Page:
Angled concrete surfaces collide to form the facades of this guesthouse by South Korean studio IDMM Architects, which features sections that thrust out towards the nearby Bukhan River.
IDMM Architects designed Guesthouse Rivendell for the mother of a local entrepreneur and positioned it on a plot that looks directly onto the river to the east.
The river’s proximity informed a design that is intended to enhance the connection with the water through indoor and outdoor spaces that provide optimal views and comfort in any sort of weather.
“The building mass is designed like tree branches stretching outward in order to provide a condition for the interplay of nature and architecture,” said the architects.
“Thus this project can be described by the courtyard within the whole mass and the outdoor space subject to natural condition.”
The main living spaces are accommodated on the ground floor of the two-storey building, and are arranged linearly facing towards a garden, deck and swimming pool.
A cantilevered volume that projects out from the upper floor contains the master bedroom and its balcony, which offer the best views of the outdoor spaces and the river beyond.
The dramatic angular shapes and cantilevers are typical of the studio’s output, which includes a cluster of concrete and glass holiday apartments, and a seaside cafe featuring stacked and rotated floors.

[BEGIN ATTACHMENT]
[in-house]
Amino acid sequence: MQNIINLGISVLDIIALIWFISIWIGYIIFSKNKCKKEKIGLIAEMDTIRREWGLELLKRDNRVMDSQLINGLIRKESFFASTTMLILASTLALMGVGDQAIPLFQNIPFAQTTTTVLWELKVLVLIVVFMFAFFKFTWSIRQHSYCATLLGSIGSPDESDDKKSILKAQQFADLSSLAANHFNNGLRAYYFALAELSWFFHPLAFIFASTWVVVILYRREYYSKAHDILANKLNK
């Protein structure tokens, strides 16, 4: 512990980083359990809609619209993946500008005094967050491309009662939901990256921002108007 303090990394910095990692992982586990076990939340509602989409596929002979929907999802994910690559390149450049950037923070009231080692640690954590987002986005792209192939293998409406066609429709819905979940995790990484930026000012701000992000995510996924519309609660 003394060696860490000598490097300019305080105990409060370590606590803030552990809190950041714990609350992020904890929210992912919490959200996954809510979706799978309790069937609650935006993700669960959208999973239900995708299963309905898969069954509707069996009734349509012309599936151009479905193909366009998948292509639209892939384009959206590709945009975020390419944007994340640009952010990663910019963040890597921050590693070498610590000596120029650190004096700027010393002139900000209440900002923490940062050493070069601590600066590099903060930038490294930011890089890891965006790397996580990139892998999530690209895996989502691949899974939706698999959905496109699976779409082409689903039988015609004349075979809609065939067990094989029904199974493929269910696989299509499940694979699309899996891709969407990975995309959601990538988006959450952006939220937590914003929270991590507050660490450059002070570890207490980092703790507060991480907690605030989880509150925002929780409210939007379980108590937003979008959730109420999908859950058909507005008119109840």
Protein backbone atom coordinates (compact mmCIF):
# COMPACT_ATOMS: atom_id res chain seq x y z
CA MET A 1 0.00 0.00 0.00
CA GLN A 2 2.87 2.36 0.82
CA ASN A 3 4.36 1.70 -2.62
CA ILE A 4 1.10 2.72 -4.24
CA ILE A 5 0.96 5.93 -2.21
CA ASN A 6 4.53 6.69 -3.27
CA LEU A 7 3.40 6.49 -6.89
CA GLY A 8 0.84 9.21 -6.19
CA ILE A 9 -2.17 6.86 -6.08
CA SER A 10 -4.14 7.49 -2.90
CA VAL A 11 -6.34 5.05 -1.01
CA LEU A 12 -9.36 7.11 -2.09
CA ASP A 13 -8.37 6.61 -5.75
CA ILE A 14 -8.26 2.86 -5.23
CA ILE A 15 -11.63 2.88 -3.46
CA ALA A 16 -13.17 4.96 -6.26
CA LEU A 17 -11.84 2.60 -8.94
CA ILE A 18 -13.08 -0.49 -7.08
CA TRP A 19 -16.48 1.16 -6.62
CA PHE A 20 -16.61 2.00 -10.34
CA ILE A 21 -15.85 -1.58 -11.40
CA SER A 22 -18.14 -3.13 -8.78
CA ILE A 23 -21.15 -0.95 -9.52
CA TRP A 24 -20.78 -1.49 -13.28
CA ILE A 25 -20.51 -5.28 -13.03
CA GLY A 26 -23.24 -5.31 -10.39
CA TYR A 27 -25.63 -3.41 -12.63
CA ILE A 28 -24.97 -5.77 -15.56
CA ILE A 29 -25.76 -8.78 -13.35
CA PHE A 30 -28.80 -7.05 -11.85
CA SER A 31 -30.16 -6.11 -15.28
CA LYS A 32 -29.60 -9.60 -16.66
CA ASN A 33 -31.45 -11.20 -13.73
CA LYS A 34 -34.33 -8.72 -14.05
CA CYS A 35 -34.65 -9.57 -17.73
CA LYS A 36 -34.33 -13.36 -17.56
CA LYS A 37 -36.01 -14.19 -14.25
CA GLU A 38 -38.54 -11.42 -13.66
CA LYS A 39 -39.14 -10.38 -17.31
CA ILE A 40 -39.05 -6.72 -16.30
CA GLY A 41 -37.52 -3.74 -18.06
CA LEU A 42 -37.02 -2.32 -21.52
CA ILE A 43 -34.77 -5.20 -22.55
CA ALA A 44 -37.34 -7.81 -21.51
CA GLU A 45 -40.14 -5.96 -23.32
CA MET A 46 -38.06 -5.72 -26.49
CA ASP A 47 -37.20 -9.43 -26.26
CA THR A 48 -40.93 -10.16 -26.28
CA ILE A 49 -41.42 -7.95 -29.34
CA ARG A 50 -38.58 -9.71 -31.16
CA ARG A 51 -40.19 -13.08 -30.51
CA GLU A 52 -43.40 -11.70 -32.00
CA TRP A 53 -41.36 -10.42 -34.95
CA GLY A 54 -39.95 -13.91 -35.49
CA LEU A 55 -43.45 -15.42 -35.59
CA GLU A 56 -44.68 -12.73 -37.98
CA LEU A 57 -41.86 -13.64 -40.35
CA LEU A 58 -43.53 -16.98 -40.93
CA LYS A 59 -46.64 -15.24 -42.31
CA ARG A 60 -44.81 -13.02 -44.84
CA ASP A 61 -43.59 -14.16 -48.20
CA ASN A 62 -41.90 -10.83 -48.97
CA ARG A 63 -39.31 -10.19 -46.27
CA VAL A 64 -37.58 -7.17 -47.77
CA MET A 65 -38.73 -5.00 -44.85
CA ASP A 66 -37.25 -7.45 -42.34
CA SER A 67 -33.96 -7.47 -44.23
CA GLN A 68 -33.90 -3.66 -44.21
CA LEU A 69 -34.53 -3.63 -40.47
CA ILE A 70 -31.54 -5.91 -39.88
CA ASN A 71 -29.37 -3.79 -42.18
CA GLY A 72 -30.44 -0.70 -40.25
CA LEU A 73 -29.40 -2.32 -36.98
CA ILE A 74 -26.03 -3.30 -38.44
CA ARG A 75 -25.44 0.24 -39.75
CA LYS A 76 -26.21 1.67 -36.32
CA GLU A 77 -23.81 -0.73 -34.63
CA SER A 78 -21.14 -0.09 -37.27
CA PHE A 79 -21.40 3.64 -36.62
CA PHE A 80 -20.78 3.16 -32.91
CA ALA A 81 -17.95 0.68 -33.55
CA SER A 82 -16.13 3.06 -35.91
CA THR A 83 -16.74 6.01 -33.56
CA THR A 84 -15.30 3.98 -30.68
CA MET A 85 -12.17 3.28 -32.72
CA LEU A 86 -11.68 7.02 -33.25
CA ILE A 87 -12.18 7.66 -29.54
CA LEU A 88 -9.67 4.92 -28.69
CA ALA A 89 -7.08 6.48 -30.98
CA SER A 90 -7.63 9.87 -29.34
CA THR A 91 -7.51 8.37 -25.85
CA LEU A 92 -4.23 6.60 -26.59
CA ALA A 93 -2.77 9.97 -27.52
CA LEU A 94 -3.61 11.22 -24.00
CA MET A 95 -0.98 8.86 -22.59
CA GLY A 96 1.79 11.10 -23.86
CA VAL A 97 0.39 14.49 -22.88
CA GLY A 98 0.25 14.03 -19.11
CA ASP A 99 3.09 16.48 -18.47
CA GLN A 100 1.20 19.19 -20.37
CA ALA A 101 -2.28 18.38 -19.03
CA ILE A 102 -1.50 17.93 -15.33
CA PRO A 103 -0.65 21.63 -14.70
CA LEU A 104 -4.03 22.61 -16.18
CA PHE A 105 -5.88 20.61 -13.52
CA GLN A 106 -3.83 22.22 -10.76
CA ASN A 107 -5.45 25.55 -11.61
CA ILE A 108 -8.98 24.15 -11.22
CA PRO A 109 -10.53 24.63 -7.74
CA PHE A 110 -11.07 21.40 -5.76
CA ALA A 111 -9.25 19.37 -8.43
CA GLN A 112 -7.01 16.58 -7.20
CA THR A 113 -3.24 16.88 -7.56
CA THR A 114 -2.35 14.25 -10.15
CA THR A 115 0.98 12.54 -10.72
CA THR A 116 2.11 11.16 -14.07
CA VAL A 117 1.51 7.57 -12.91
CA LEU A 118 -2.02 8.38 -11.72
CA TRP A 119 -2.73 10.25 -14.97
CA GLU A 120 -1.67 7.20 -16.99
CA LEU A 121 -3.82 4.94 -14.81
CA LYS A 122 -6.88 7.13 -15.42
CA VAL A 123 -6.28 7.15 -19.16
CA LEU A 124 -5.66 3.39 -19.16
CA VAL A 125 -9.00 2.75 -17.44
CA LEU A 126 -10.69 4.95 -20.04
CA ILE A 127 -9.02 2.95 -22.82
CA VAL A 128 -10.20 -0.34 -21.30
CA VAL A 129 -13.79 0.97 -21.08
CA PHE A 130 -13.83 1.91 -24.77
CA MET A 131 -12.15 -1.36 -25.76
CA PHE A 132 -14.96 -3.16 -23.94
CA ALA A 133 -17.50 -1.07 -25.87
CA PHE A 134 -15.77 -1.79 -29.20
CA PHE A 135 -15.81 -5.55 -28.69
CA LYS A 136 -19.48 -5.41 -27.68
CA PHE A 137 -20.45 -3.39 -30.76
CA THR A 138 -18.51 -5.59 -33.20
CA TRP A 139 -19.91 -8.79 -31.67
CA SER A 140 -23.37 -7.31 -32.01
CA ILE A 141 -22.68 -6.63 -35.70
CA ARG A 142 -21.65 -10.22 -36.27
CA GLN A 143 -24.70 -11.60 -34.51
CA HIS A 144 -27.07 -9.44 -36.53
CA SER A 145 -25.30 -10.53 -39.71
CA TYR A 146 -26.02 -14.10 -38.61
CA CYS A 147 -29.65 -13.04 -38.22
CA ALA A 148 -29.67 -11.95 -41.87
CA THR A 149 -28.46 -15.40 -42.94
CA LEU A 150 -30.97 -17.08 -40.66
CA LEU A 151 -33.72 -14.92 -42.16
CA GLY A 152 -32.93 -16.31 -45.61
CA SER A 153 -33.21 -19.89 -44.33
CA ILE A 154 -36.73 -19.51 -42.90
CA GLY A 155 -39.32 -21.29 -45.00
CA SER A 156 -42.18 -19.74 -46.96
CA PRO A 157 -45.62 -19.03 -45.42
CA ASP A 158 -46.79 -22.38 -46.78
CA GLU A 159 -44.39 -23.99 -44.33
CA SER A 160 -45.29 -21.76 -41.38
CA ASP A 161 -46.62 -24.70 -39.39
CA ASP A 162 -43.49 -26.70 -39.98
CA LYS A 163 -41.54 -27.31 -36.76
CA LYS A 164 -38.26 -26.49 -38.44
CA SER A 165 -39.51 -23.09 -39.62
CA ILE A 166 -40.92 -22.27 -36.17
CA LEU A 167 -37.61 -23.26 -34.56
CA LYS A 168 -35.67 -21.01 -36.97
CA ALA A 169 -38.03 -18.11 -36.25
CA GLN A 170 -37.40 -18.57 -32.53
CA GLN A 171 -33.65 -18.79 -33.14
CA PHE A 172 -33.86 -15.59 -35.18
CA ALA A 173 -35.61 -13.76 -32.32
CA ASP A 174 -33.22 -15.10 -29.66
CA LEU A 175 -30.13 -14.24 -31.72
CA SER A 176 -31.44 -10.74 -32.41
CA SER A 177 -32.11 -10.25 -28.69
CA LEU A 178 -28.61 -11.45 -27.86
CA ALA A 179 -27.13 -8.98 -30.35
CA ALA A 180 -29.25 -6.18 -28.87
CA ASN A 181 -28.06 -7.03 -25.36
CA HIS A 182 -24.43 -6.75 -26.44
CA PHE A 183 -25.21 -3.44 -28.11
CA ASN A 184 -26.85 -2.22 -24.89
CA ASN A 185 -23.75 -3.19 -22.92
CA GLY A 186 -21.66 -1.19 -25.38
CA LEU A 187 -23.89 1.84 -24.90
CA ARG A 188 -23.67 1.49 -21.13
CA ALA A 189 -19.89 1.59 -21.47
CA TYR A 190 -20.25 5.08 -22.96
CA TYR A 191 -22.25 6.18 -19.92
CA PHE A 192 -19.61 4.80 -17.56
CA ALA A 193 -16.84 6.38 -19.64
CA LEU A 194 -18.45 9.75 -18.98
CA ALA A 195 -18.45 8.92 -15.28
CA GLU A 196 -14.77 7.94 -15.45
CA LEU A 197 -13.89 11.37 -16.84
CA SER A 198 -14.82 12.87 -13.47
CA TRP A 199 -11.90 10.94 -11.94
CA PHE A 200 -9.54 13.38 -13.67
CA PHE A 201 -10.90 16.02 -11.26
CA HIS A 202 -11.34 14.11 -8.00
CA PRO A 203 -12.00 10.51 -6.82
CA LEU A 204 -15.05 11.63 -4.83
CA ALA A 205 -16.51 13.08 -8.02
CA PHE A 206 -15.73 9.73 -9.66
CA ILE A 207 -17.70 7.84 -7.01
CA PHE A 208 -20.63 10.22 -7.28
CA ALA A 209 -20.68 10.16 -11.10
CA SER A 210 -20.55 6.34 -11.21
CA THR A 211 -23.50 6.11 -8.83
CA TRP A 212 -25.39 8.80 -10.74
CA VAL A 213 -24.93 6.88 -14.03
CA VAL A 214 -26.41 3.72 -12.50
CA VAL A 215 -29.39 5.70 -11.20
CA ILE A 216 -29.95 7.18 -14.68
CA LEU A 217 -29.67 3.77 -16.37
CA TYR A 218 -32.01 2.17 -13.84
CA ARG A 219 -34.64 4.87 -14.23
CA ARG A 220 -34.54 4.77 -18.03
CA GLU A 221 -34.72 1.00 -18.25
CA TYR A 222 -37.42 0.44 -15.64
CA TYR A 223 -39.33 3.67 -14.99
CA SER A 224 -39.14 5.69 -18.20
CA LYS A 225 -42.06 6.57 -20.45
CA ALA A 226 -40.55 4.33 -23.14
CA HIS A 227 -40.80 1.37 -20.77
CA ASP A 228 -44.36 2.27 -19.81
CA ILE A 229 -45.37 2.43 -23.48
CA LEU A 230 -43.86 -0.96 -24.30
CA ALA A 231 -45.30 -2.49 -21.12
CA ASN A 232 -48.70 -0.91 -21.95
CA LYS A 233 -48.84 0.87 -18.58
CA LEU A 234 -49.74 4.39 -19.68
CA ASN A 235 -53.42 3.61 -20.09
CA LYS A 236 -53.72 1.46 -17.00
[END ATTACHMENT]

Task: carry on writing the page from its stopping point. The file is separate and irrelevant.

Another 14.7-metre cantilevered volume that extends from the west facade of Guesthouse Rivendell hovers above the route leading from the carport to the building’s entrance.
The concrete structure contains a gallery in a corridor which culminates in an opening with a direct view of the nearby mountains.
An alternative entrance on the south side of the house is reached by following a series of paved slabs that lead through a Korean-style garden of pine trees and flowers.
The path connects with stepping stones used to traverse a reflecting pond, before a concrete ramp leads to a door set into a glazed surface that wraps around a secluded courtyard.
At the centre of the building, another courtyard contains a sloping garden incorporating steps that connect the living areas on the ground floor with the bedrooms above.
A second set of steps continues up through the central void to a gently sloping rooftop deck formed from wooden planks that seem to stretch out towards the river.
Circulation areas throughout the building are flanked with glazing to ensure continuous connections with the surrounding nature and to provide a sense of the changing seasons.
“Unlike typical duplex houses, upper and lower parts of Guesthouse Rivendell, adopting long circulation system, are separated,” said the architects.
“This can provide different views according to each route and viewpoint.”
The long corridors and staircases looking onto gardens and courtyards also function as light wells that help to draw natural illumination deep into the central areas of the property.
Different textures of concrete applied to the exterior cladding emphasise the shifting surfaces of the building’s faceted form.
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